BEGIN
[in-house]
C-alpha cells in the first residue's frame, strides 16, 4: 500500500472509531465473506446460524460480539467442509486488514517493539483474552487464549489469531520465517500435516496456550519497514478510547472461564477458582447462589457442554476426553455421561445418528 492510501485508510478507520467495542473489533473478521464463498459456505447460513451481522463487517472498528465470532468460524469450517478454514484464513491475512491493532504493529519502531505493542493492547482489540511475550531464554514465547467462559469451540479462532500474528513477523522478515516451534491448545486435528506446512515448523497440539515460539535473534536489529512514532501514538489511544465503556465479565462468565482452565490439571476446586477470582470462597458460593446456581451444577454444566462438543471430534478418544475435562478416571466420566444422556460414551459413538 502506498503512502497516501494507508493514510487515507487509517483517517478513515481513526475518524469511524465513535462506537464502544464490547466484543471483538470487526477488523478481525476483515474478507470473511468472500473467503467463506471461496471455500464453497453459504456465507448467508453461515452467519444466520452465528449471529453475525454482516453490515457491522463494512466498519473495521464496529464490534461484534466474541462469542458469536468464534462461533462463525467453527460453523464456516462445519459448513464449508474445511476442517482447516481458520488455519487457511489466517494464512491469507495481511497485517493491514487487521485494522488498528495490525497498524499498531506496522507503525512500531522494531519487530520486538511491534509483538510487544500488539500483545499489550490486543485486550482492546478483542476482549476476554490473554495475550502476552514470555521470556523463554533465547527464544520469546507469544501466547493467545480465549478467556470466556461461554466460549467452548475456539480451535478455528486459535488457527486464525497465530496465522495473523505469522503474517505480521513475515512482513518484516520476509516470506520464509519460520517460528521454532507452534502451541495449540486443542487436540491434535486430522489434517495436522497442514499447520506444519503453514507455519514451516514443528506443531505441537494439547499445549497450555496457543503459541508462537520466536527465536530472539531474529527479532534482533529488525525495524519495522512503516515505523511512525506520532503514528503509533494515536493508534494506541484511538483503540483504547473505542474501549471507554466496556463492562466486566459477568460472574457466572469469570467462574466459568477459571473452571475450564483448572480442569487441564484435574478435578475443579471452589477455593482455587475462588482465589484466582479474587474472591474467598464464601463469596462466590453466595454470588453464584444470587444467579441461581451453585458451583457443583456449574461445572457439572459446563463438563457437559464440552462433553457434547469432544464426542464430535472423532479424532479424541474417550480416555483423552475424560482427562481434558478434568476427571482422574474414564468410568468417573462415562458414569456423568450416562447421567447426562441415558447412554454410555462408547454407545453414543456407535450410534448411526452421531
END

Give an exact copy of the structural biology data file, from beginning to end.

[in-house]
C-alpha cells in the first residue's frame, strides 16, 4: 500500500472509531465473506446460524460480539467442509486488514517493539483474552487464549489469531520465517500435516496456550519497514478510547472461564477458582447462589457442554476426553455421561445418528 492510501485508510478507520467495542473489533473478521464463498459456505447460513451481522463487517472498528465470532468460524469450517478454514484464513491475512491493532504493529519502531505493542493492547482489540511475550531464554514465547467462559469451540479462532500474528513477523522478515516451534491448545486435528506446512515448523497440539515460539535473534536489529512514532501514538489511544465503556465479565462468565482452565490439571476446586477470582470462597458460593446456581451444577454444566462438543471430534478418544475435562478416571466420566444422556460414551459413538 502506498503512502497516501494507508493514510487515507487509517483517517478513515481513526475518524469511524465513535462506537464502544464490547466484543471483538470487526477488523478481525476483515474478507470473511468472500473467503467463506471461496471455500464453497453459504456465507448467508453461515452467519444466520452465528449471529453475525454482516453490515457491522463494512466498519473495521464496529464490534461484534466474541462469542458469536468464534462461533462463525467453527460453523464456516462445519459448513464449508474445511476442517482447516481458520488455519487457511489466517494464512491469507495481511497485517493491514487487521485494522488498528495490525497498524499498531506496522507503525512500531522494531519487530520486538511491534509483538510487544500488539500483545499489550490486543485486550482492546478483542476482549476476554490473554495475550502476552514470555521470556523463554533465547527464544520469546507469544501466547493467545480465549478467556470466556461461554466460549467452548475456539480451535478455528486459535488457527486464525497465530496465522495473523505469522503474517505480521513475515512482513518484516520476509516470506520464509519460520517460528521454532507452534502451541495449540486443542487436540491434535486430522489434517495436522497442514499447520506444519503453514507455519514451516514443528506443531505441537494439547499445549497450555496457543503459541508462537520466536527465536530472539531474529527479532534482533529488525525495524519495522512503516515505523511512525506520532503514528503509533494515536493508534494506541484511538483503540483504547473505542474501549471507554466496556463492562466486566459477568460472574457466572469469570467462574466459568477459571473452571475450564483448572480442569487441564484435574478435578475443579471452589477455593482455587475462588482465589484466582479474587474472591474467598464464601463469596462466590453466595454470588453464584444470587444467579441461581451453585458451583457443583456449574461445572457439572459446563463438563457437559464440552462433553457434547469432544464426542464430535472423532479424532479424541474417550480416555483423552475424560482427562481434558478434568476427571482422574474414564468410568468417573462415562458414569456423568450416562447421567447426562441415558447412554454410555462408547454407545453414543456407535450410534448411526452421531